The measured Dmax optical density before printing was 3 and the measured Dmin after printing was 0.1, thus showing that the compliant layer did not have a major impact on the printing.

Example 2

In this experiment, different laydowns of polymer A were hot melt extruded onto a 100 .mu.m poly(ethylene terephthalate) support and the barrier layer, imaging layer, and top particle layer of Example 1 were applied. The abrasion test was conducted as in Example 1. The following results were obtained:

TABLE 2 Compliant Layer UV Dmax after Taber % Density (thickness) UV Dmax Abrasion Test loss Control 3.57 1.58 56% 12.5 .mu.m 3.57 2.48 30% 25 .mu.m 3.61 2.94 18% 50 .mu.m 3.59 2.58 28%

The above results show that use of a compliant layer in accordance with the invention provided improved abrasion resistance as shown by the reduced density loss.

Example 3

This example is the same as Example 1 except for using a water coatable compliant layer, Polymer C, instead of Polymer B. The coating levels are given in Table 3. The following results were obtained:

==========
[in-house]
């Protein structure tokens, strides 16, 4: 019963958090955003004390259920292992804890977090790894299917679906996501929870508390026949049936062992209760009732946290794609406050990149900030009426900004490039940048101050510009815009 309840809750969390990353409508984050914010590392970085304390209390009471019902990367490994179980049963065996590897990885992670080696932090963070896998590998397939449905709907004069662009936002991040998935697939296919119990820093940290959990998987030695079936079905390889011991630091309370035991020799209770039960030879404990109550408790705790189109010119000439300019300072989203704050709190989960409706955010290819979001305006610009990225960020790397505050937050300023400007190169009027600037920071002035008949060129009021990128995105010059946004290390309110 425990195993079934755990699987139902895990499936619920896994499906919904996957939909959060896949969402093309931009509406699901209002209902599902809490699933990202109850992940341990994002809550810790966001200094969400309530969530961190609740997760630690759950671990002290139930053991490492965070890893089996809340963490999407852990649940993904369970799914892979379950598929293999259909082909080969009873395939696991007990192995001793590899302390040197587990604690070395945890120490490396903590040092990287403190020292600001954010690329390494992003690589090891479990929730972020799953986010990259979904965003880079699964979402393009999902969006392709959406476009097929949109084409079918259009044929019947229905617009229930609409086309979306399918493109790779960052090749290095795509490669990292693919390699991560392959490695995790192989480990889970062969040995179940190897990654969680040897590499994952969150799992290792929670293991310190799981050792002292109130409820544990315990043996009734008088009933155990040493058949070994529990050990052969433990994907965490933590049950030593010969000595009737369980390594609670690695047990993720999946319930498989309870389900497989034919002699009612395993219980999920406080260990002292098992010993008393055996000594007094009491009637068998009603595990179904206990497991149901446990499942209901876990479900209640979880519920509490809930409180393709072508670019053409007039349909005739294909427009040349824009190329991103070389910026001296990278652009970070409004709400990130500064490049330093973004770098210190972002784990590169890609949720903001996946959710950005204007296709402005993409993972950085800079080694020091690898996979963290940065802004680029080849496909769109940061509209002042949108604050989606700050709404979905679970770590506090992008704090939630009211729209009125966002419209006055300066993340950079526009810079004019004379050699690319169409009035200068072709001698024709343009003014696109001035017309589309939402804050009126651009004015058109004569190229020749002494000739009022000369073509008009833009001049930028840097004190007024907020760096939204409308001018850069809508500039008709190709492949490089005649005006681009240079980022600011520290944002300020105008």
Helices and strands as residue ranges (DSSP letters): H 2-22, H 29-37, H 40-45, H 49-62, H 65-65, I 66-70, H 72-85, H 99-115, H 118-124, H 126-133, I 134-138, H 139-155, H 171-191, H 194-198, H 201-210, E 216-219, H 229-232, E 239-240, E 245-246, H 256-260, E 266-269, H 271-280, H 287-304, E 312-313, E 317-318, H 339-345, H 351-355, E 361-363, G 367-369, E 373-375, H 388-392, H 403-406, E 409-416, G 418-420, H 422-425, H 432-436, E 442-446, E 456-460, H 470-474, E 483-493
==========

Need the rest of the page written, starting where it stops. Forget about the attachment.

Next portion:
TABLE 3 Compliant Layer UV Dmax after Taber % Density (g/m.sup.2) UV Dmax Abrasion Test loss None 3.35 1.99 41% Polymer C (1.08) 3.27 2.34 28% Polymer C (2.15) 3.00 2.46 18% Polymer C (4.31) 2.99 2.66 10%

The above results show that use of a compliant layer in accordance with the invention provided improved abrasion resistance as shown by the reduced density loss.

The invention has been described in detail with particular reference to preferred embodiments thereof, but it will be understood that variations and modifications can be effected within the spirit and scope of the invention.

* * * * *